Anorectal Cancer Patient Stories

  • Thomas Donnelly

    Thomas Donnelly

    Metastatic Rectal Cancer

    In the summer of 2010, Thomas Donnelly was thoroughly enjoying life. He was 38 years old, his career was thriving and he was about to start an M.B.A. program. Tom was also involved with charity and volunteer work. “I left teaching in 2005 to start a web development company. Although it was a great experience, in 2008 a friend who owned an HVAC business asked me to do account management and sales for him. It was a wonderful opportunity to work for a fantastic company.” Almost immediately chronic fatigue set in which Tom couldn’t explain. Assuming he was working too much, Tom ignored the weakness and fatigue for two years. Then, during a motorcycle trip to New York Tom experienced excruciating genital and rectal pain that he could not ignore. Tom’s doctor originally diagnosed him with hemorrhoids, but to be safe, he ordered a colonoscopy. “I didn’t drink or smoke. I was healthy and happy, but the pain was destroying the quality of my life,” he said. What Tom didn’t know was that he had cancer growing inside.

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  • Brooke Fuller

    Brooke Fuller

    Like many young women Brooke Fuller is a busy working mother and wife.  Brooke, who enjoys working as a floral designer, and her husband, Scott, are parents to one son, Pierce, who turned four in 2015. In January, 2014, at age 30, Brooke experienced unexplained weight loss and rectal bleeding. The last thing she attributed this to was cancer.

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  • Cynthia Herr

    Cynthia Herr

    Cyndie Herr is just like most suburban moms - she drives her three children to school activities, play practice, soccer, golf, birthday parties . . . the list goes on! She has a network of terrific friends with whom she carpools, as well as socializes. Like many moms these days, Cyndie is health-conscious and provides healthy, nutritious food choices for her family.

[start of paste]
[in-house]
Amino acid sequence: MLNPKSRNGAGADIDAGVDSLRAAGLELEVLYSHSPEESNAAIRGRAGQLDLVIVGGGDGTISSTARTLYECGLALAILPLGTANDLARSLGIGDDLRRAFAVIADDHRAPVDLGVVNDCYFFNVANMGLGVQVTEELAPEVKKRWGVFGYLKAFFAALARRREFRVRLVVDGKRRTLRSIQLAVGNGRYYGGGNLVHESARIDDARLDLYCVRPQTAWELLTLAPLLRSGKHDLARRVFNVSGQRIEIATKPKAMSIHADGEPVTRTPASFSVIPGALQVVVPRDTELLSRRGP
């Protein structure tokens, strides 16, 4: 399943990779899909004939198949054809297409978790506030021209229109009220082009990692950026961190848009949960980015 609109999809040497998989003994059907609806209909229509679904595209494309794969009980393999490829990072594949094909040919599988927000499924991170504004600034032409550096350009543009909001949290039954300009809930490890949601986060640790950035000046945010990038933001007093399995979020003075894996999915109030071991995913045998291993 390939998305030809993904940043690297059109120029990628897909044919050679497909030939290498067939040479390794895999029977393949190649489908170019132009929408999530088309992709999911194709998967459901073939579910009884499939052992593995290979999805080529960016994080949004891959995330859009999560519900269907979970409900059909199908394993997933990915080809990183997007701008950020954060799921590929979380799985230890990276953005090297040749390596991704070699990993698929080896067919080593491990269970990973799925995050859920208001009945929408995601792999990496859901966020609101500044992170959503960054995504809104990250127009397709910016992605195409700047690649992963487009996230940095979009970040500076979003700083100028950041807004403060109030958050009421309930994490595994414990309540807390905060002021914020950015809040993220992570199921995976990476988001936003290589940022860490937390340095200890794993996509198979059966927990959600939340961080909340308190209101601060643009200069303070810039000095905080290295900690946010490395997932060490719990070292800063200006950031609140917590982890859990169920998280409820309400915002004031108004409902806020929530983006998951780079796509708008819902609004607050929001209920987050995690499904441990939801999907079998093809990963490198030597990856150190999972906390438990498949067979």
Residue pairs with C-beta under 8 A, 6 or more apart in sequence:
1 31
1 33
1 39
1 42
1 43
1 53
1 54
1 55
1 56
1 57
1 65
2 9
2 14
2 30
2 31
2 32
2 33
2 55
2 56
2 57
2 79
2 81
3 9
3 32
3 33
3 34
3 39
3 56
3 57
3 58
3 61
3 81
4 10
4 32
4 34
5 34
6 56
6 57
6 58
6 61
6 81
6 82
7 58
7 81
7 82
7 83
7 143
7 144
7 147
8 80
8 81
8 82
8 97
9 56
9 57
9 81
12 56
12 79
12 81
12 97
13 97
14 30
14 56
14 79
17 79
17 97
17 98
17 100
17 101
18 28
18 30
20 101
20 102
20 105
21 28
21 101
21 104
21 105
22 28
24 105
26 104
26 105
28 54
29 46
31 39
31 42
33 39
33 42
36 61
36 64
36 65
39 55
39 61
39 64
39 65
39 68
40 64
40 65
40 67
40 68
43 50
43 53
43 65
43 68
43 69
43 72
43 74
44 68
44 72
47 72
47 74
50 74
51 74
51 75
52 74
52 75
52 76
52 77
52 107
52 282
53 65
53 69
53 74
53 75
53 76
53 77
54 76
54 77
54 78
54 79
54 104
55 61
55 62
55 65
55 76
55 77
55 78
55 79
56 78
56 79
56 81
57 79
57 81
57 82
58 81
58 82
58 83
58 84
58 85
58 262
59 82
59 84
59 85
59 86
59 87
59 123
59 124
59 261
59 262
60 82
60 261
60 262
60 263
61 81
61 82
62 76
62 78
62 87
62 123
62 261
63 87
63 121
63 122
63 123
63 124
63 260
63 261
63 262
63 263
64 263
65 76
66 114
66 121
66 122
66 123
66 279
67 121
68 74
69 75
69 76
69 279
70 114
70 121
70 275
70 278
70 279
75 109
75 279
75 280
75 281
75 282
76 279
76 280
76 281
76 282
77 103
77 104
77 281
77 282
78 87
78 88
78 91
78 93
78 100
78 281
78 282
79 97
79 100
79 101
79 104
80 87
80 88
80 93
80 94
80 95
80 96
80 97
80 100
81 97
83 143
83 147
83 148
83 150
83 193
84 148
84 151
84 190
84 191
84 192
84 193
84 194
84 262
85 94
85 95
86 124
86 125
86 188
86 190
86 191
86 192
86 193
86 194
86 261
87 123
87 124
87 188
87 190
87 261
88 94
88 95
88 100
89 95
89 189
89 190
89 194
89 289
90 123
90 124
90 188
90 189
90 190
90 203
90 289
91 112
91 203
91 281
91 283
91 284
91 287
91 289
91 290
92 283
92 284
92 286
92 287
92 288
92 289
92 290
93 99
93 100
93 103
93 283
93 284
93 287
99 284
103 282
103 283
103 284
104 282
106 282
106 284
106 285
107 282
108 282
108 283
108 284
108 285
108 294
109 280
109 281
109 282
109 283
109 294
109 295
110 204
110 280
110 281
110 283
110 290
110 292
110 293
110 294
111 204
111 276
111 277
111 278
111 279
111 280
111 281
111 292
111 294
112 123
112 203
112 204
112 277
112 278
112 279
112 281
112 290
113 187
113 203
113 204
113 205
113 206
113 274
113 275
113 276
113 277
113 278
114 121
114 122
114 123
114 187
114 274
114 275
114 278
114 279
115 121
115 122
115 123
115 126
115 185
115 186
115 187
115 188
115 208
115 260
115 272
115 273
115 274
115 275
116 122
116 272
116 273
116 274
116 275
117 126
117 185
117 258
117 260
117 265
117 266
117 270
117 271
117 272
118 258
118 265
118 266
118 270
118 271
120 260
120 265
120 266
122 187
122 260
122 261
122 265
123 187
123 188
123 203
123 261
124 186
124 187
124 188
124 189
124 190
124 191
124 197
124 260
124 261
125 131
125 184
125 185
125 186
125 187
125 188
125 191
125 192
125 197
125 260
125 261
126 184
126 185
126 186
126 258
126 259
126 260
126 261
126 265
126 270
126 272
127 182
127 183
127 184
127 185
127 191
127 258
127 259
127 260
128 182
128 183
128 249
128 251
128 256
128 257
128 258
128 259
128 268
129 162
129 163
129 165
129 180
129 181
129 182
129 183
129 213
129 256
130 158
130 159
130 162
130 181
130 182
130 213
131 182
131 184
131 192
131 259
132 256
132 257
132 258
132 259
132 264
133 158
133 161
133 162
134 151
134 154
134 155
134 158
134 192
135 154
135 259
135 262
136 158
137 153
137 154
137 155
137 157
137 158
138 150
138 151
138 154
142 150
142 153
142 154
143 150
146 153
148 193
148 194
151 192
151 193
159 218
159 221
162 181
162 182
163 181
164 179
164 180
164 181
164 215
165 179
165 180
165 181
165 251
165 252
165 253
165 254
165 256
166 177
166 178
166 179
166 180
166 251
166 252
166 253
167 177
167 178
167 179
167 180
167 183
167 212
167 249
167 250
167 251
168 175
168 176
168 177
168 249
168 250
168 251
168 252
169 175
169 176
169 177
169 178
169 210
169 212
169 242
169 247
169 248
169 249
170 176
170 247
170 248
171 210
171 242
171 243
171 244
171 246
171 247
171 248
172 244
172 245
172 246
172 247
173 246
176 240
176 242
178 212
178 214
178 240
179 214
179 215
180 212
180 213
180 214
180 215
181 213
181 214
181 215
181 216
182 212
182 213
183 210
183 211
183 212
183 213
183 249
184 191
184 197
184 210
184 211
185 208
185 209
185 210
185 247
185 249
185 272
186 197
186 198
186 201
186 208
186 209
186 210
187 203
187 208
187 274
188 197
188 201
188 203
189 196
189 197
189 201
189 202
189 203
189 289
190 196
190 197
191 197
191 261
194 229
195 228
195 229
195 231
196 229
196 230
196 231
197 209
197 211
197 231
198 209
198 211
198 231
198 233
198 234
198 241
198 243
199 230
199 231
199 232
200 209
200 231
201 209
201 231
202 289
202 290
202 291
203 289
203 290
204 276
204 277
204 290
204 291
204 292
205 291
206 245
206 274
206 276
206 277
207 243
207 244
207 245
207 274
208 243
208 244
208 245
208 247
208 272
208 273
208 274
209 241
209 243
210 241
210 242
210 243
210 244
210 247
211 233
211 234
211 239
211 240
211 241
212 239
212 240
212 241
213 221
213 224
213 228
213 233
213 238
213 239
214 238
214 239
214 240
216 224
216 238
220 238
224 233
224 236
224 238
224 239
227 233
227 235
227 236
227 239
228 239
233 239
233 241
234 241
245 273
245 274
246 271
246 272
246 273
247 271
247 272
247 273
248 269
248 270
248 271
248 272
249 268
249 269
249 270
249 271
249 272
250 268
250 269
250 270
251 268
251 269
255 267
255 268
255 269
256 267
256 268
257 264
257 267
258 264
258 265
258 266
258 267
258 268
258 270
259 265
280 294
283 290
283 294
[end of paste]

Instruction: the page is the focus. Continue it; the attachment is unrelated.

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  • Kathleen Marchek

    Kathleen Marchek

    One cancer diagnosis is bad enough. Two in the same month is really over the top. But that’s exactly what Kathleen Marchek faced in August 2009 at the age of 54. Kathleen, now a retired teacher, had a lumpectomy for stage one breast cancer the same week she had a colonoscopy and was diagnosed with stage three rectal cancer. “It was around the same time that Farrah Fawcett died from anal cancer. I was just beside myself. The doctor said I had to take care of this immediately.”

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  • Harvey Stuckley

    Harvey Stuckley

    A second opinion at Fox Chase Cancer Center didn't just save Harvey Stuckley's life in 1999. His consultation with surgical oncologist, John P. Hoffman, MD, FACS, preserved both his quality of life and his dignity, a gift he's thankful for to this day.

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